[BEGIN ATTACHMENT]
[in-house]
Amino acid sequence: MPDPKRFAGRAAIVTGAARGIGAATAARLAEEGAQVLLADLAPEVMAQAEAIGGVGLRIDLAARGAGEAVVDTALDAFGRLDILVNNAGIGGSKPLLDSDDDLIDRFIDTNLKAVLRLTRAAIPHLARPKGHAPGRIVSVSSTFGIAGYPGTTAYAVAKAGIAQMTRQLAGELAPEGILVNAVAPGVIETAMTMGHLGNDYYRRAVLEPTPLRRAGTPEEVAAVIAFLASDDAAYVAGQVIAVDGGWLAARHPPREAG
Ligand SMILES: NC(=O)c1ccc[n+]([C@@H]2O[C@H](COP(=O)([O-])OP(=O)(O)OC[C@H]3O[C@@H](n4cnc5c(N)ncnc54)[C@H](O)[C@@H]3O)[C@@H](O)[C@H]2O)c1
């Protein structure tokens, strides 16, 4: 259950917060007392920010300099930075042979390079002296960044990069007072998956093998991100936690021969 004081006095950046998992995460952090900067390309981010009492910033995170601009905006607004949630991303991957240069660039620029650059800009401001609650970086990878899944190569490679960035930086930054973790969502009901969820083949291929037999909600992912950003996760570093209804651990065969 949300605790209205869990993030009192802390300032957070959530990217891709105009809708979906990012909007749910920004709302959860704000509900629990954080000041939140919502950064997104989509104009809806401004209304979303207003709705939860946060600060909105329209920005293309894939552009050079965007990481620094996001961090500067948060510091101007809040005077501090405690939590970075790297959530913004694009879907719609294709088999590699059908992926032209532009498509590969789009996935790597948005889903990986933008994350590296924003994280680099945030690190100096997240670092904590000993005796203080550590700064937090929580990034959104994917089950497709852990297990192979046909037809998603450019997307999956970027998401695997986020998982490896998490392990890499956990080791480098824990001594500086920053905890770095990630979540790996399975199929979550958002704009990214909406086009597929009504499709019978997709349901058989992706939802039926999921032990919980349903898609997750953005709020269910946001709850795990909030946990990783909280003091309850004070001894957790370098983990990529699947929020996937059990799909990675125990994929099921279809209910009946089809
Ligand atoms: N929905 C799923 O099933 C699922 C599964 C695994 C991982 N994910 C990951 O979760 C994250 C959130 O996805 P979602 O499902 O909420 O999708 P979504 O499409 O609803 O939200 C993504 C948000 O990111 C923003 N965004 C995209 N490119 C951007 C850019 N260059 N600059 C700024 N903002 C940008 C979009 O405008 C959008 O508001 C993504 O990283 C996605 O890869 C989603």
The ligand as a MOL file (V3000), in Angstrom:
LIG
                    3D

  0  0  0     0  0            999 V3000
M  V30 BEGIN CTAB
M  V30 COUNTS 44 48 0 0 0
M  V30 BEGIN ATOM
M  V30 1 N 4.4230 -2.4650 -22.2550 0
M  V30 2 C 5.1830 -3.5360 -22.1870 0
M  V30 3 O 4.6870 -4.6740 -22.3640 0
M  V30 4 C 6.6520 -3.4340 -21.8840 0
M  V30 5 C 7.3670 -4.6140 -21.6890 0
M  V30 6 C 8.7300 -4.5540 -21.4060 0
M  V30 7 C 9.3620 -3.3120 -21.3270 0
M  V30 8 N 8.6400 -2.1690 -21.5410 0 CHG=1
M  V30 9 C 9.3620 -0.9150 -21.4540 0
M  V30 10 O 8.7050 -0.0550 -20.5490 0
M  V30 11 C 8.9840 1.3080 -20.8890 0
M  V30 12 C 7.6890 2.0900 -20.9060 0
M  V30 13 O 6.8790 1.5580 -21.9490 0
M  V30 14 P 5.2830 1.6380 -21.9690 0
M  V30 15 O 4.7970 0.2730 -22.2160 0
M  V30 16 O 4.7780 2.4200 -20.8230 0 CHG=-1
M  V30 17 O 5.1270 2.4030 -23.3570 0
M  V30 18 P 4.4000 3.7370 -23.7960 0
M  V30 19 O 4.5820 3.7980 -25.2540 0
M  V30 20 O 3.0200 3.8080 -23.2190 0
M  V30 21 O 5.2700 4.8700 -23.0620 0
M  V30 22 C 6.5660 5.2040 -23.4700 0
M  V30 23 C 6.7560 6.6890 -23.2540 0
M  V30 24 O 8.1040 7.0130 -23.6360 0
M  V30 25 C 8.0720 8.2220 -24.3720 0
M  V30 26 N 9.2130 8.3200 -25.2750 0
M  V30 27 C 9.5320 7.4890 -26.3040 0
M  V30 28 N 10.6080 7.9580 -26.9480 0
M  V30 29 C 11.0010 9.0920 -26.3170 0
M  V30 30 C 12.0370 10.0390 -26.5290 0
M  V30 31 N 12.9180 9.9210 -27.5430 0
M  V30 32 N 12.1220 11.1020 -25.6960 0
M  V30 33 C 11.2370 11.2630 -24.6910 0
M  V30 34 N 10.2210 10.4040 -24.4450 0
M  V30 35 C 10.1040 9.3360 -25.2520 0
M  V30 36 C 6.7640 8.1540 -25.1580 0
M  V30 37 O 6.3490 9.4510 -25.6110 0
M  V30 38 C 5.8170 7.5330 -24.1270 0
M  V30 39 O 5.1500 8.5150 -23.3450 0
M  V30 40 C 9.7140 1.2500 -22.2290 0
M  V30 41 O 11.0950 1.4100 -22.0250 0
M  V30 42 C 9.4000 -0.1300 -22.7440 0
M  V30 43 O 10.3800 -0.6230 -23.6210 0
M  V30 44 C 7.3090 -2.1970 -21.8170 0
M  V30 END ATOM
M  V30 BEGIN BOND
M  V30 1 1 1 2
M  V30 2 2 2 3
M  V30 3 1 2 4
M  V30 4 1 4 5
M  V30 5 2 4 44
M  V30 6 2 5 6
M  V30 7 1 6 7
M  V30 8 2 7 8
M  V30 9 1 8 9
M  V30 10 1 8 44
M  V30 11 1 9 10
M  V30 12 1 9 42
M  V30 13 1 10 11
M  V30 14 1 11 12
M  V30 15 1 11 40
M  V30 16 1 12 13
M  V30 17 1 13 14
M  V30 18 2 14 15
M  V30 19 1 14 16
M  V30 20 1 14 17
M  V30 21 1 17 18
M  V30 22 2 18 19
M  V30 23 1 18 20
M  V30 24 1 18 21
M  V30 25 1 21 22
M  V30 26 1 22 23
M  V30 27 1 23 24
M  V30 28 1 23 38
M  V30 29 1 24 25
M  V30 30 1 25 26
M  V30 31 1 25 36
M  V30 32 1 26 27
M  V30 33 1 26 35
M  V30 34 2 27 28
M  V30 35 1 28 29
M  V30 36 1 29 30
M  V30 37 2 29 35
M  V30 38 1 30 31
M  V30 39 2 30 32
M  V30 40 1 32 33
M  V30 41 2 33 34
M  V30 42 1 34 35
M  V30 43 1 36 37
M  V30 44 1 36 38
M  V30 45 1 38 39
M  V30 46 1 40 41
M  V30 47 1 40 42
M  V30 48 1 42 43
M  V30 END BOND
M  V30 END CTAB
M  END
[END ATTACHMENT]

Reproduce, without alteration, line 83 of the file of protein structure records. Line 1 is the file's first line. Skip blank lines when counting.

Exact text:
M  V30 25 1 21 22